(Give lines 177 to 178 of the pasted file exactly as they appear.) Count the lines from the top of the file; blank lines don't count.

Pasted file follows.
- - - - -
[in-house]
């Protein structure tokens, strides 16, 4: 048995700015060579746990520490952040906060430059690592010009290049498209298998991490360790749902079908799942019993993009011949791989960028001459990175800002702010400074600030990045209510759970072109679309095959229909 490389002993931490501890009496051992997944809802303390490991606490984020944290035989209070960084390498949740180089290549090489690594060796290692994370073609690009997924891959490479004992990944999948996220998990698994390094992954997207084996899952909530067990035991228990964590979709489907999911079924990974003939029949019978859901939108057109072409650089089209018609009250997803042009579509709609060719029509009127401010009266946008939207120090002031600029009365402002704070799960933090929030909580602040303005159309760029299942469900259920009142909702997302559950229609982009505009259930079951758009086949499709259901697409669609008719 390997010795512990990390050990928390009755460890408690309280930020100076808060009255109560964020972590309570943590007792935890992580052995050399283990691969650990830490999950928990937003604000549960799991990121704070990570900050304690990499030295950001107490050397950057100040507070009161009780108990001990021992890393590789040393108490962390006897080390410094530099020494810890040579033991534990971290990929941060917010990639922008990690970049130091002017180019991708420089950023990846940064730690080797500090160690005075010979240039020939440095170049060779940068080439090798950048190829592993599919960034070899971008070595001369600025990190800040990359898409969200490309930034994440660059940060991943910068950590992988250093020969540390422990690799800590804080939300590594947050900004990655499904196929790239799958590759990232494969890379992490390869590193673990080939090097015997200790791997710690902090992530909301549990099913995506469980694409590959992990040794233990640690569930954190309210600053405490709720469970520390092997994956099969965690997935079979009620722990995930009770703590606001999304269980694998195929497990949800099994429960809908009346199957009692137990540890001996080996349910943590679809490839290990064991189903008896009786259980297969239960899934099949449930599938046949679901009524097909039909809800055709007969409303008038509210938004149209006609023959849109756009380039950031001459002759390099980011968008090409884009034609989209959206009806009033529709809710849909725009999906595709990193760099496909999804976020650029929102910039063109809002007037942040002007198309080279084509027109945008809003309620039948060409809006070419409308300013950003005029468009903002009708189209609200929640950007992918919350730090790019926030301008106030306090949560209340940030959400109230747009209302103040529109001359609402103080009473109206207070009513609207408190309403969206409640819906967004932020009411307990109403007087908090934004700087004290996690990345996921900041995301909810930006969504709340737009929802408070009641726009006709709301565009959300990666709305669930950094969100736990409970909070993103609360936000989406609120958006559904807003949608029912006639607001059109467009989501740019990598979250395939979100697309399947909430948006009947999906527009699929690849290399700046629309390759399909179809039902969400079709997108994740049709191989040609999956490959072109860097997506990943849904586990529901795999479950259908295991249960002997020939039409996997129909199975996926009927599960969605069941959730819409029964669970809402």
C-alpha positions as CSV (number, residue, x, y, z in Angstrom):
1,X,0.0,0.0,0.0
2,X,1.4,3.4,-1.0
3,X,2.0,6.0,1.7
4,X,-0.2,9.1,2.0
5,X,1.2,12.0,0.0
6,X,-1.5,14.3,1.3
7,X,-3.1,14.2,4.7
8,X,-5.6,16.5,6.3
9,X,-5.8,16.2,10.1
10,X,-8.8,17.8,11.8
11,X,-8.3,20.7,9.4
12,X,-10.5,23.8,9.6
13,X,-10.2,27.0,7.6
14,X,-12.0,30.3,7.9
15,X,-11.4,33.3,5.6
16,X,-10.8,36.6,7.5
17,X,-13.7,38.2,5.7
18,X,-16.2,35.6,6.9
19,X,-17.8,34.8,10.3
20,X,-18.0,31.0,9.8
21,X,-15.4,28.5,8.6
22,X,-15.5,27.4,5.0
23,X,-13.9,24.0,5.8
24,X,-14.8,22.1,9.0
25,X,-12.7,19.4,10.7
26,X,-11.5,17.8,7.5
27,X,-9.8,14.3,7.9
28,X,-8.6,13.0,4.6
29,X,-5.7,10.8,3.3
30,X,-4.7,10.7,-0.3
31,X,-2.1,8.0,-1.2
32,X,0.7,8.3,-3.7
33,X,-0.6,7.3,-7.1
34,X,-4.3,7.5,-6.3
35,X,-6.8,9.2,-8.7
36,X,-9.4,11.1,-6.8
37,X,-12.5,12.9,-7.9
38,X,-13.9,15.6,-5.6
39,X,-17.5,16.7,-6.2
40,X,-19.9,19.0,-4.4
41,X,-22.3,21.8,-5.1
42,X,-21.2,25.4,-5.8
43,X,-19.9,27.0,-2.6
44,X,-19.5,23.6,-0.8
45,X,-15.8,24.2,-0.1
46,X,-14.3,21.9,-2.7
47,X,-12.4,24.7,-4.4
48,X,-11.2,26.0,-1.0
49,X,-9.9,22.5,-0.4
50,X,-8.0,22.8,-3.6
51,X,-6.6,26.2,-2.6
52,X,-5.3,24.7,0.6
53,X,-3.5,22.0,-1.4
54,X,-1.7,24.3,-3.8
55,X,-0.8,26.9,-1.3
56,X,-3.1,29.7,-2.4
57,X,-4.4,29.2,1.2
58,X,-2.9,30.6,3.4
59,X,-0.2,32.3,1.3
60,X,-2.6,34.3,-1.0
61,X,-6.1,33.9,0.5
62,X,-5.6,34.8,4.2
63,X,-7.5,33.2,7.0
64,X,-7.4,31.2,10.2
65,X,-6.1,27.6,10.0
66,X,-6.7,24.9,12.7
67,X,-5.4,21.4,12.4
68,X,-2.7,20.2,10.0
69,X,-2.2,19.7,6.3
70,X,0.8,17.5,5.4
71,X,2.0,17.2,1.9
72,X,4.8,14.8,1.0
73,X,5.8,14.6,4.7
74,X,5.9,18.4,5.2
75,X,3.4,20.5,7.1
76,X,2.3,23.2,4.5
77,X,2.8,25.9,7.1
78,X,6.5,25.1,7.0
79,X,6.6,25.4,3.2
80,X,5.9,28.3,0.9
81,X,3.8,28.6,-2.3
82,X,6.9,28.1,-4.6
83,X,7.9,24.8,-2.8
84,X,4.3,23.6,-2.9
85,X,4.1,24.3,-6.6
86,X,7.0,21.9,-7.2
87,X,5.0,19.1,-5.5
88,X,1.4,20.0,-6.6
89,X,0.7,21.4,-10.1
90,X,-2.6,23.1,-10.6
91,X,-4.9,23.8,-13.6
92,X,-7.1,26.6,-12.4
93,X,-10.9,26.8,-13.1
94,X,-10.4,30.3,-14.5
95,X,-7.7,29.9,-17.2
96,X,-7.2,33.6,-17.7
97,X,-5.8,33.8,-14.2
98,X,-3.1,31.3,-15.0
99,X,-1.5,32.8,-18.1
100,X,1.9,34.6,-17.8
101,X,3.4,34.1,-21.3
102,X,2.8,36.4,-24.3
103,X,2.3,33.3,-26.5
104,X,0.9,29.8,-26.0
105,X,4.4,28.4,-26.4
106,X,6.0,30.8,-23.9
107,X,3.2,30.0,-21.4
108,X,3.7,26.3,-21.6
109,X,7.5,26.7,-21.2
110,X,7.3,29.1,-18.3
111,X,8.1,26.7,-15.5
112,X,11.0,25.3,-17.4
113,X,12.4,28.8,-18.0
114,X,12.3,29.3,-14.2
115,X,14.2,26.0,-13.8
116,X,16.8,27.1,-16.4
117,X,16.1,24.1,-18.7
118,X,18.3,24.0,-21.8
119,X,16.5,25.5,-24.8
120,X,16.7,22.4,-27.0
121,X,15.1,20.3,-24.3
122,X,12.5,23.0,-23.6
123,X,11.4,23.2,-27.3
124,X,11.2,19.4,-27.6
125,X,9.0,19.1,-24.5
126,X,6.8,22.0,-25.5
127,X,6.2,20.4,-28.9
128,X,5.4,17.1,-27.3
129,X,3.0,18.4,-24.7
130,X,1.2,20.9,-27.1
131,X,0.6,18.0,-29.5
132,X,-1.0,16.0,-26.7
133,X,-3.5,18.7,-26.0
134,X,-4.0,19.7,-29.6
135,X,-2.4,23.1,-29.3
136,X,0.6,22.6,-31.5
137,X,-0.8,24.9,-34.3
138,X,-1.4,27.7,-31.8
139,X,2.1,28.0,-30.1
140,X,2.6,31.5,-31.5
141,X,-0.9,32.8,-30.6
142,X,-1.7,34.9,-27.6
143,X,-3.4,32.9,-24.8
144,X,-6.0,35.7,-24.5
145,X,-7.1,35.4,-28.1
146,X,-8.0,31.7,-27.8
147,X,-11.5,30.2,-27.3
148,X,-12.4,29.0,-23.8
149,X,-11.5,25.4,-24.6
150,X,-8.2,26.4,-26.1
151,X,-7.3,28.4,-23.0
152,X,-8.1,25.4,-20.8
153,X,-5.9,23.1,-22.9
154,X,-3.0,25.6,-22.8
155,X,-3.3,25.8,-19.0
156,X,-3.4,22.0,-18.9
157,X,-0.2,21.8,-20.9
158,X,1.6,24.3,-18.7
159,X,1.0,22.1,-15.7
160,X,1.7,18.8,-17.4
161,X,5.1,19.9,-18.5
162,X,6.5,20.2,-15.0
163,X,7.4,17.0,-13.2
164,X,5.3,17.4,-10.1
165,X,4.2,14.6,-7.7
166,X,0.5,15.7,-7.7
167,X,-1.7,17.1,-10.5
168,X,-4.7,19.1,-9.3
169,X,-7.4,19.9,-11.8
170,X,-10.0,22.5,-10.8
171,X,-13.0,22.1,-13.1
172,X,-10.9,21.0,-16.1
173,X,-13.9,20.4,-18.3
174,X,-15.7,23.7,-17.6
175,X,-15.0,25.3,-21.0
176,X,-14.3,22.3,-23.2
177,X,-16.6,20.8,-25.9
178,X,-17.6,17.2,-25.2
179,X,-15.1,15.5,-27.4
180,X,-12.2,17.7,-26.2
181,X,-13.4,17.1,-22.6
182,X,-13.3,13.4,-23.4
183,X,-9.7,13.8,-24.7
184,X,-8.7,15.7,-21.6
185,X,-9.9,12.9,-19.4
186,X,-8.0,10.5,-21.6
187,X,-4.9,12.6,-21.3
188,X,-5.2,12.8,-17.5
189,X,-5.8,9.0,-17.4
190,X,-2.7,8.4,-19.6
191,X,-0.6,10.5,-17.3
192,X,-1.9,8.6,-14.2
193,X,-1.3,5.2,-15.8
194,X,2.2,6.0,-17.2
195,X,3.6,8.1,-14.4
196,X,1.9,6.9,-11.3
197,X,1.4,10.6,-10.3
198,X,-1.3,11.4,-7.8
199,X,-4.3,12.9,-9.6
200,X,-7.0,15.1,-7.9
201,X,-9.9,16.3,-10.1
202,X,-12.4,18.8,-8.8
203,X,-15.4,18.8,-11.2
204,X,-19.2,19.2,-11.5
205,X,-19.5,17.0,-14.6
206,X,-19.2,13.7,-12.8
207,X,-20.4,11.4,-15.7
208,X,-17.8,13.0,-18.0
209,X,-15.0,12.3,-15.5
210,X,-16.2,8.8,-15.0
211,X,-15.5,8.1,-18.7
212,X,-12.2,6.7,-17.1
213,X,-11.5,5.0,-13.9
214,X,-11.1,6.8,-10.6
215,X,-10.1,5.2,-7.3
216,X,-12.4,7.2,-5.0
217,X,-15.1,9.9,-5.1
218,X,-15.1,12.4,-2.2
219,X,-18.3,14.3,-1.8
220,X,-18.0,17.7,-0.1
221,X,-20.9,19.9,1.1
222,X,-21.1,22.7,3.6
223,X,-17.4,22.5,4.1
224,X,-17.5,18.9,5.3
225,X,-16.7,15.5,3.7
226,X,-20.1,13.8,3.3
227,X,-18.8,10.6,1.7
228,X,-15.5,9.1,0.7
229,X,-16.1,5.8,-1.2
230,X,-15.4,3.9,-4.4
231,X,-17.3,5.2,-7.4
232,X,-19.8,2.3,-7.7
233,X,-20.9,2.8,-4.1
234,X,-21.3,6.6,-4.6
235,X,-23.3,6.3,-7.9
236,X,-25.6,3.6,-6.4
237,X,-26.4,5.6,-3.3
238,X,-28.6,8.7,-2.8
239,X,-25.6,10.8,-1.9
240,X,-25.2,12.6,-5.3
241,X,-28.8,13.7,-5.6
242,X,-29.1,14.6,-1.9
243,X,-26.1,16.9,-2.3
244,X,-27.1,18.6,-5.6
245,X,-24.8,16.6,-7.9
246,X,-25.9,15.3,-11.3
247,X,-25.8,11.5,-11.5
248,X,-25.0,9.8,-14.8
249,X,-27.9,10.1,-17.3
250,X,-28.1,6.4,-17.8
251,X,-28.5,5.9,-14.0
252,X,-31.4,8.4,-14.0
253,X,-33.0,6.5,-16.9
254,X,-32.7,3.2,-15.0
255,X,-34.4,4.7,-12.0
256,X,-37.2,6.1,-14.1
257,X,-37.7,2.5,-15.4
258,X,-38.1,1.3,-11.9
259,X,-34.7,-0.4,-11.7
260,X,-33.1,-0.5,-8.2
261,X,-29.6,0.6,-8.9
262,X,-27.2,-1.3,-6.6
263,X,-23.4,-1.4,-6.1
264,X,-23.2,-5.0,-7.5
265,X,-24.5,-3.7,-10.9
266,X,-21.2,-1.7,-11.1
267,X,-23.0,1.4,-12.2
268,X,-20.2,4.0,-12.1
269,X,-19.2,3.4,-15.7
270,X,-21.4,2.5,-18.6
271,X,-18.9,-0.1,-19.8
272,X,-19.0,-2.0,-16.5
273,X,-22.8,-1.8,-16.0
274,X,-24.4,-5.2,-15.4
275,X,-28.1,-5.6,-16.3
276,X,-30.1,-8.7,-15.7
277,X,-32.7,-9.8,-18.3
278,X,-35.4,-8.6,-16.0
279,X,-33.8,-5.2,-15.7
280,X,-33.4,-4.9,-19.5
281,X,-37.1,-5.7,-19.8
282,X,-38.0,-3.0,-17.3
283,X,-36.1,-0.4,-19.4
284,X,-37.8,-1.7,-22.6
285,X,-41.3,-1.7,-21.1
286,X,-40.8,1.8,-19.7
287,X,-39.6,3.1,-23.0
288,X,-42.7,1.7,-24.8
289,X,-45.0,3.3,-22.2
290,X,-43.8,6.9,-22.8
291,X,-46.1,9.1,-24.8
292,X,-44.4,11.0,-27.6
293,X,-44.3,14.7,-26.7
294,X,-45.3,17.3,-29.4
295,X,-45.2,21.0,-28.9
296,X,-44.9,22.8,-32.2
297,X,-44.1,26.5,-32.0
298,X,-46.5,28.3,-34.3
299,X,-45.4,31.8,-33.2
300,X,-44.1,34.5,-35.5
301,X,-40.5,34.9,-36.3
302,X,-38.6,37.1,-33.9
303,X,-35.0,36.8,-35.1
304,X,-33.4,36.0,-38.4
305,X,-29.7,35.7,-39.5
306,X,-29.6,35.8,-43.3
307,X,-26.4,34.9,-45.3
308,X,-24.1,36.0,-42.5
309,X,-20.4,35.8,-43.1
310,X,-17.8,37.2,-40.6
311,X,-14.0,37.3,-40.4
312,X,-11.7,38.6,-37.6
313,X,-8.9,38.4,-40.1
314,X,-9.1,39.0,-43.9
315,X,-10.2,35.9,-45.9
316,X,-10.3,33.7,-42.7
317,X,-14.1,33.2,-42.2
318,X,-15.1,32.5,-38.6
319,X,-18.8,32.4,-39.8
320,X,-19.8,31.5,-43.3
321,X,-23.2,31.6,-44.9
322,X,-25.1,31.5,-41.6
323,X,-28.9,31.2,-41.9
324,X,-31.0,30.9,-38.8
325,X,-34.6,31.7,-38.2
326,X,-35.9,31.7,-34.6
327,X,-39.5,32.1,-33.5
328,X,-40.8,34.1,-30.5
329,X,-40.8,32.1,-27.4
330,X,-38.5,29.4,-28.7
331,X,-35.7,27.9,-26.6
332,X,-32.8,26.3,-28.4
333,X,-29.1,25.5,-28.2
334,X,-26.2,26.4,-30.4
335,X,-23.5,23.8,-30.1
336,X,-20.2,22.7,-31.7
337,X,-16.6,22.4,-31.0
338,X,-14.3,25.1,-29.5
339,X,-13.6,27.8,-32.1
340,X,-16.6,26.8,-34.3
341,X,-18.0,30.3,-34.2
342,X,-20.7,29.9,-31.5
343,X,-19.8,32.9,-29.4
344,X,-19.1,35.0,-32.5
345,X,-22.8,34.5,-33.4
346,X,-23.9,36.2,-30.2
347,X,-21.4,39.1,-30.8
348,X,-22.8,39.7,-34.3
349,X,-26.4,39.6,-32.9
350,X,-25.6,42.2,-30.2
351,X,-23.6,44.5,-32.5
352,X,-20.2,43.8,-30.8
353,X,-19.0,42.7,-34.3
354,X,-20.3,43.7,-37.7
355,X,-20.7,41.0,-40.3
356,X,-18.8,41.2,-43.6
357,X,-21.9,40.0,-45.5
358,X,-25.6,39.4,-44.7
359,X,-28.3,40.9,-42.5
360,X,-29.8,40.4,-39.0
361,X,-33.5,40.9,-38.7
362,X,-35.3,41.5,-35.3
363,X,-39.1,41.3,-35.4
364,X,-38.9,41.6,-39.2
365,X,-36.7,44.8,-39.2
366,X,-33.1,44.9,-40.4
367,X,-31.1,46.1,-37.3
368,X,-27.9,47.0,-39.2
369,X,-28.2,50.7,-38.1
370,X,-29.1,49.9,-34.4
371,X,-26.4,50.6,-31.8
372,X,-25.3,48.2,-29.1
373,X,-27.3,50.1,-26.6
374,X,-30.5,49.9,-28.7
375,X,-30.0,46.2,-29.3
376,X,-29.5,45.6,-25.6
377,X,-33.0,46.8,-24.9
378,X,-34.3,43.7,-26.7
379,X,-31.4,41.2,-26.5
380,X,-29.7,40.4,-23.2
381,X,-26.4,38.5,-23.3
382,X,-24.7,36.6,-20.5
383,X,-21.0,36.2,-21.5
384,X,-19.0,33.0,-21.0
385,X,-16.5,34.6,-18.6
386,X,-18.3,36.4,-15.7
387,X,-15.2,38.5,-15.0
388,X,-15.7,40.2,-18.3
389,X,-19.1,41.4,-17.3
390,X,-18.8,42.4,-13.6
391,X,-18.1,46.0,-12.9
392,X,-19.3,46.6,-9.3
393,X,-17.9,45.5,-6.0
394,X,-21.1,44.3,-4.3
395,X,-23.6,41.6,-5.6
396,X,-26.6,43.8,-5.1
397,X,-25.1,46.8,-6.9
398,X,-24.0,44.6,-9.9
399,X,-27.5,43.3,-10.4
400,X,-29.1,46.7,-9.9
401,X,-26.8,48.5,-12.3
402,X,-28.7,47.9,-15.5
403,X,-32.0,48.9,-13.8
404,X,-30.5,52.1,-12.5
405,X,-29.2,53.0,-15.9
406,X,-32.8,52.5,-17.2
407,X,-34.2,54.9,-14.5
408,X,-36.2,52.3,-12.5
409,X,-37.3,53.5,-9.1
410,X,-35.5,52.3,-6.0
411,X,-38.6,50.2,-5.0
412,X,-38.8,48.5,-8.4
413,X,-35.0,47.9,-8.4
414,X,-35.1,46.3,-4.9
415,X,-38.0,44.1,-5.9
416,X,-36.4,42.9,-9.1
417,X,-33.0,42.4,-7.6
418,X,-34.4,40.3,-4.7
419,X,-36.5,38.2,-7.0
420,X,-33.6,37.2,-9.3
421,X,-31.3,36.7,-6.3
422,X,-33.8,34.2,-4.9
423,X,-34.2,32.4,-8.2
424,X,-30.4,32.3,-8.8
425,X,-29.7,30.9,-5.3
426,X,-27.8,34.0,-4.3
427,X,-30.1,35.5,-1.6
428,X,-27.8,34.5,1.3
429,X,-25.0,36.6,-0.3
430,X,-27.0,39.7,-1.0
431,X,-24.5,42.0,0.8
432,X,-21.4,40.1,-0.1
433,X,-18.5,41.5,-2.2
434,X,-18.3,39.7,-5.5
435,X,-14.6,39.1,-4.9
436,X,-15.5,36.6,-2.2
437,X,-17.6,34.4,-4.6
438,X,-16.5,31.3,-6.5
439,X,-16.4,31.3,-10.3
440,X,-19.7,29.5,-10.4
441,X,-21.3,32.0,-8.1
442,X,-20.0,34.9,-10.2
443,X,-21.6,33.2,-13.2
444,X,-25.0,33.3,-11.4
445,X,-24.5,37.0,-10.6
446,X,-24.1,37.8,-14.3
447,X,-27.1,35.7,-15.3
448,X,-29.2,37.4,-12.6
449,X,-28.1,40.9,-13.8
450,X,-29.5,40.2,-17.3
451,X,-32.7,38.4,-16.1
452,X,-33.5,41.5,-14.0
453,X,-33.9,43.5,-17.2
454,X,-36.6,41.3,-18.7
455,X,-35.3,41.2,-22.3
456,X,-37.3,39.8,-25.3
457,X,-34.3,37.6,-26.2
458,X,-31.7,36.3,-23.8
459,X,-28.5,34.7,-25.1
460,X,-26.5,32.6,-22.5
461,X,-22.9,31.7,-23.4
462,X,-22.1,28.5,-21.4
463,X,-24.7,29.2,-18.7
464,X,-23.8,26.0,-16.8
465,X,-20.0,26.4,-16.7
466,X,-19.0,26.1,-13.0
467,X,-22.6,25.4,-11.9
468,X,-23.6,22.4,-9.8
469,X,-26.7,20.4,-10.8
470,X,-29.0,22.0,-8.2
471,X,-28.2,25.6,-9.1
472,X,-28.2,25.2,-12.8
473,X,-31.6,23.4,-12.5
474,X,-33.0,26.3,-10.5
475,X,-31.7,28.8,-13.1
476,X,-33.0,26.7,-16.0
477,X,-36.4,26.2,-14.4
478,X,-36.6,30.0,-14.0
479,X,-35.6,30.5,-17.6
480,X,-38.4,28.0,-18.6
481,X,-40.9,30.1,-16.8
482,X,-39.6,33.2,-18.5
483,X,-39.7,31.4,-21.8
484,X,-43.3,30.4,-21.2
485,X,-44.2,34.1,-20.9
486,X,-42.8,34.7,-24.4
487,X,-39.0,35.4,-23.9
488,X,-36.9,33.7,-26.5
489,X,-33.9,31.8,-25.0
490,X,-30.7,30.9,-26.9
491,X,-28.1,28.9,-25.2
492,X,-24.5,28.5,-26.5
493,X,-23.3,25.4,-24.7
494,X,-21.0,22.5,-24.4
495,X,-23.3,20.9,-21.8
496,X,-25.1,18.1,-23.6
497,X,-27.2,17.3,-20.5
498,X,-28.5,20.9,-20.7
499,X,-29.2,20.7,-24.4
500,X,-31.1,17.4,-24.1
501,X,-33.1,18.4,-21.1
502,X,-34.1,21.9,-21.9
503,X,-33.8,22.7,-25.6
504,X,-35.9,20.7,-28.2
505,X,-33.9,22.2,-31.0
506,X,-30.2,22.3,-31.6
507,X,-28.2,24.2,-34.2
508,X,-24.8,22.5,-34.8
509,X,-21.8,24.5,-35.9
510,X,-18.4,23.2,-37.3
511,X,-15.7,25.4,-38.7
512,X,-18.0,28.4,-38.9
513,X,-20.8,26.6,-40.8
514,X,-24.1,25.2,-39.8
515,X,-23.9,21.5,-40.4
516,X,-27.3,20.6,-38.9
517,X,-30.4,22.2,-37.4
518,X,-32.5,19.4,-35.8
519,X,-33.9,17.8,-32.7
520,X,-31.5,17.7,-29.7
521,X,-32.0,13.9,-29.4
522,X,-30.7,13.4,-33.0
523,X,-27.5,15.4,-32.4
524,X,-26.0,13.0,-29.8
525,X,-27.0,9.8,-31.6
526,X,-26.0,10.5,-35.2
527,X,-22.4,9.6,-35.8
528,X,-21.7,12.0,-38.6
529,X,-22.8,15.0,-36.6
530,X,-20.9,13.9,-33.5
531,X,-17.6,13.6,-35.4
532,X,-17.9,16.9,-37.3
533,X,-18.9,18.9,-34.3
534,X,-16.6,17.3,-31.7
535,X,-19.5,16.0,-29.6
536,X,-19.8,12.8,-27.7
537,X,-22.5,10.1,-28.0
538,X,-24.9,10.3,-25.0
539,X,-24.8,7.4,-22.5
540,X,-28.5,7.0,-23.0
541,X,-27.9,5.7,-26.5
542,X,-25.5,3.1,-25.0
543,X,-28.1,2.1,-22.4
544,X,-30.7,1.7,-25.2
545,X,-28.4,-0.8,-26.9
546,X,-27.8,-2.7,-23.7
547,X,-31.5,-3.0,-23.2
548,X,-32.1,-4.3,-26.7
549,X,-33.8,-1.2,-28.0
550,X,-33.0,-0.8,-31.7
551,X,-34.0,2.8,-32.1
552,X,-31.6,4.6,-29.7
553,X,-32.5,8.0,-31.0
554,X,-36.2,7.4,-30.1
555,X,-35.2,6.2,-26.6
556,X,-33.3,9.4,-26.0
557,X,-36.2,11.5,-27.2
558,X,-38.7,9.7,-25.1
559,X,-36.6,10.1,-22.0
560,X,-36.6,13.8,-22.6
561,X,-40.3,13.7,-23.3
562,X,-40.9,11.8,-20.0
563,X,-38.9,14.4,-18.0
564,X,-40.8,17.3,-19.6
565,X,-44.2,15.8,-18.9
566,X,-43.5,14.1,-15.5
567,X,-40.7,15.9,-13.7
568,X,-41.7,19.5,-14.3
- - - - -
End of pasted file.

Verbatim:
174,X,-15.7,23.7,-17.6
175,X,-15.0,25.3,-21.0